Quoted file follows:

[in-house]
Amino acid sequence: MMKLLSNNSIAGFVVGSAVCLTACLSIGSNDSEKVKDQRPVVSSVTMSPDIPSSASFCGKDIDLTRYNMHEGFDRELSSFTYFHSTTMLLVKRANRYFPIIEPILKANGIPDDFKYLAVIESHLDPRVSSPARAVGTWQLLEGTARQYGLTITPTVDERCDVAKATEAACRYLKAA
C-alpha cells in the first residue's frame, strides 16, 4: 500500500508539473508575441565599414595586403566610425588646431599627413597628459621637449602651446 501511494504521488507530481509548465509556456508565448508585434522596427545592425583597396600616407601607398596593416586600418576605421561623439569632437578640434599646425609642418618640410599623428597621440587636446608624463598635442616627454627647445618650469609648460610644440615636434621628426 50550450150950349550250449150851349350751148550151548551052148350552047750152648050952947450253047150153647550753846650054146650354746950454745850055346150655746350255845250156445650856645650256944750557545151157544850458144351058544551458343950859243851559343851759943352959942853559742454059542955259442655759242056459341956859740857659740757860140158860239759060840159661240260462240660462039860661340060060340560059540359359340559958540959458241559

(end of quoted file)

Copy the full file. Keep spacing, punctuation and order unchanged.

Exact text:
[in-house]
Amino acid sequence: MMKLLSNNSIAGFVVGSAVCLTACLSIGSNDSEKVKDQRPVVSSVTMSPDIPSSASFCGKDIDLTRYNMHEGFDRELSSFTYFHSTTMLLVKRANRYFPIIEPILKANGIPDDFKYLAVIESHLDPRVSSPARAVGTWQLLEGTARQYGLTITPTVDERCDVAKATEAACRYLKAA
C-alpha cells in the first residue's frame, strides 16, 4: 500500500508539473508575441565599414595586403566610425588646431599627413597628459621637449602651446 501511494504521488507530481509548465509556456508565448508585434522596427545592425583597396600616407601607398596593416586600418576605421561623439569632437578640434599646425609642418618640410599623428597621440587636446608624463598635442616627454627647445618650469609648460610644440615636434621628426 50550450150950349550250449150851349350751148550151548551052148350552047750152648050952947450253047150153647550753846650054146650354746950454745850055346150655746350255845250156445650856645650256944750557545151157544850458144351058544551458343950859243851559343851759943352959942853559742454059542955259442655759242056459341956859740857659740757860140158860239759060840159661240260462240660462039860661340060060340560059540359359340559958540959458241559